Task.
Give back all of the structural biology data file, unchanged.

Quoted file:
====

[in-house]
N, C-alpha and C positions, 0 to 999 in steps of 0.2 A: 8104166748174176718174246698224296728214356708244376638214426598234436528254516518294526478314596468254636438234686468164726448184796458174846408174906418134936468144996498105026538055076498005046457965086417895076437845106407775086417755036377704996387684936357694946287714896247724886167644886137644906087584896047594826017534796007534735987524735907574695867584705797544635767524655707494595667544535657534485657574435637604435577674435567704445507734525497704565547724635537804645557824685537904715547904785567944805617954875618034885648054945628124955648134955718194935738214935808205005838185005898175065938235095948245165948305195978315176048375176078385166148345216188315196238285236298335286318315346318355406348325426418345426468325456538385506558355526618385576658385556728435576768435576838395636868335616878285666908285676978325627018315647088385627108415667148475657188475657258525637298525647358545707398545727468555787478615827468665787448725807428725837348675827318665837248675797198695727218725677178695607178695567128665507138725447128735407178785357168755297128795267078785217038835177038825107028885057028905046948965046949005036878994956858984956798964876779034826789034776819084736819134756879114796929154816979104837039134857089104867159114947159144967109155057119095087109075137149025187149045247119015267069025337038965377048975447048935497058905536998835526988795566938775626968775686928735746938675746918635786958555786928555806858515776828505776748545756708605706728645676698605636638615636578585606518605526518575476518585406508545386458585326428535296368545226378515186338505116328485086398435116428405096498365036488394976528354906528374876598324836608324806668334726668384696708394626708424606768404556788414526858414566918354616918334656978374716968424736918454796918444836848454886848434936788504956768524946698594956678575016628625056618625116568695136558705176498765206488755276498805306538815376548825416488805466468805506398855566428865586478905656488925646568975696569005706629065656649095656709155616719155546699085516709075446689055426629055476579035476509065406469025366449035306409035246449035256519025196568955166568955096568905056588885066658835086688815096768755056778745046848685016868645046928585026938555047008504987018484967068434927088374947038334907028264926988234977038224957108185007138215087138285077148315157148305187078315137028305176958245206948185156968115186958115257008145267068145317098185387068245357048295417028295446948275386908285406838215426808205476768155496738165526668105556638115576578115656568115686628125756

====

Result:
[in-house]
N, C-alpha and C positions, 0 to 999 in steps of 0.2 A: 8104166748174176718174246698224296728214356708244376638214426598234436528254516518294526478314596468254636438234686468164726448184796458174846408174906418134936468144996498105026538055076498005046457965086417895076437845106407775086417755036377704996387684936357694946287714896247724886167644886137644906087584896047594826017534796007534735987524735907574695867584705797544635767524655707494595667544535657534485657574435637604435577674435567704445507734525497704565547724635537804645557824685537904715547904785567944805617954875618034885648054945628124955648134955718194935738214935808205005838185005898175065938235095948245165948305195978315176048375176078385166148345216188315196238285236298335286318315346318355406348325426418345426468325456538385506558355526618385576658385556728435576768435576838395636868335616878285666908285676978325627018315647088385627108415667148475657188475657258525637298525647358545707398545727468555787478615827468665787448725807428725837348675827318665837248675797198695727218725677178695607178695567128665507138725447128735407178785357168755297128795267078785217038835177038825107028885057028905046948965046949005036878994956858984956798964876779034826789034776819084736819134756879114796929154816979104837039134857089104867159114947159144967109155057119095087109075137149025187149045247119015267069025337038965377048975447048935497058905536998835526988795566938775626968775686928735746938675746918635786958555786928555806858515776828505776748545756708605706728645676698605636638615636578585606518605526518575476518585406508545386458585326428535296368545226378515186338505116328485086398435116428405096498365036488394976528354906528374876598324836608324806668334726668384696708394626708424606768404556788414526858414566918354616918334656978374716968424736918454796918444836848454886848434936788504956768524946698594956678575016628625056618625116568695136558705176498765206488755276498805306538815376548825416488805466468805506398855566428865586478905656488925646568975696569005706629065656649095656709155616719155546699085516709075446689055426629055476579035476509065406469025366449035306409035246449035256519025196568955166568955096568905056588885066658835086688815096768755056778745046848685016868645046928585026938555047008504987018484967068434927088374947038334907028264926988234977038224957108185007138215087138285077148315157148305187078315137028305176958245206948185156968115186958115257008145267068145317098185387068245357048295417028295446948275386908285406838215426808205476768155496738165526668105556638115576578115656568115686628125756